As a messenger of light, Kabir carries the Lamp of Love, wisdom and freedom to the suffering society. A number of poems are composed explicitly as riddles and from the riddling poems; it is a leap to "Ulatvasis", the upside down language of paradoxes and enigmas. Such poems greatly fascinate, while those perplex the readers. He rather produces the effective devices, sometimes a matrix of verbal impossibilities in which lies a transpired truth. Sometimes his poems are composed on anaphora - repetition of a word at the beginning or end of each line. His songs are rhythmical, lyrical, sonorous, melodious and memorable. He has used various metaphors, metonymies and vice versa, symbols, rhetorical questions exclamations, epithets, personifications etc., with a superbly and astonishing skill. Kabir's writings include the Bijak, Sakhi Granth and Kabir Granthawali. Adi Guru Granth Sahib, the holy text of Sikhism contains as many as 225 bhajans (hymns/psalms), 69 Vanis (Stanzas) and 238 Shlokas of the Saint Kabir Saheb which are regularly and ceremoniously being sung and read over with a great devotion, throughout the world. His greatest work is the Bijak, fundamental and most authentic work which was translated by me in English versicular form in the year 2005.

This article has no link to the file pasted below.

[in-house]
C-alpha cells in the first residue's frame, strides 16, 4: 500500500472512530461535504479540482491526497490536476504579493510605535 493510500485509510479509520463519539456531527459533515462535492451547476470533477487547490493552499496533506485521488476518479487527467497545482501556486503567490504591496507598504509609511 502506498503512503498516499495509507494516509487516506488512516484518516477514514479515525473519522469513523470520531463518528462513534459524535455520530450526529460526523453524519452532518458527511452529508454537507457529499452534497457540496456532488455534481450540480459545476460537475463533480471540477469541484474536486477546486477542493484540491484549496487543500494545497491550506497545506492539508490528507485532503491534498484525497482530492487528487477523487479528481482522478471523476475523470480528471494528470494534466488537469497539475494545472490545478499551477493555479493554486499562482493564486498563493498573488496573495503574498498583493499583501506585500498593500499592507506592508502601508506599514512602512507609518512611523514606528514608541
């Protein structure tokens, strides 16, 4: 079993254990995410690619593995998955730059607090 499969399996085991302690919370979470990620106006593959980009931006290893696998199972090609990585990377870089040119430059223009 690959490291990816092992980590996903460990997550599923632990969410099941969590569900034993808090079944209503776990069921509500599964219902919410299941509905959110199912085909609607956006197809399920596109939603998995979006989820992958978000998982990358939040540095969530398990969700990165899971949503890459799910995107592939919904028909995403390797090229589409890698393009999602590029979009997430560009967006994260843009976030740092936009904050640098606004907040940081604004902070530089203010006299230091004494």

Kabir was a great scientist of the soul, researching the means of the Self-realisation by shedding off the body-centric-ego, the wanderings of the mind and the allurements of the sense organs. Identifying with body, mind and senses is ignorance as it takes away attention from the inner Self the moral tone is quite strong in Kabir's hymns. Kabir's extempore outpourings of songs and couplets numbering thousands have been widely hailed for their deep spiritual fervor and poetic quality and are sung with great rapture by old and young alike in India and abroad. His poetry is considered as rich gems for its spiritual message and worldly wisdom. Any conscientious reader can realize the truth in his inner chamber of his own being. He staunchly preached freedom from fear. Through his "Jhulana and Rekhta" hymns, Kabir has artistically and melodiously depicted the picture of a swing of the illusion and delusion which takes away Jiva, the soul from one birth to another based on the theory of 'cause and effect'.
I must bring home a unique feature of Kabir. He remains totally distinguished from Sur, Tulsi, Mira, Rahim etc., who are primely addressing to God, whereas Kabir talks directly to man. In all his poems he uses the phrase like "Sayeth Kabir, Listen O, saints! Listen O, sadho!". In fact, this has been Kabir's trademark. He seizes the audience attention by addressing-"O, saints; O, brother; O, pundit; O, man; O, Jiva; even O, fool etc. etc." The sadho or saint of Kabir is not a sadhu in ochre; he is a common man, a common seeker or an aspirant. The listener and reader is the centre in Kabir's poems. He passionately .appeals to listen to his sermons.
Book's Contents and Sample Pages
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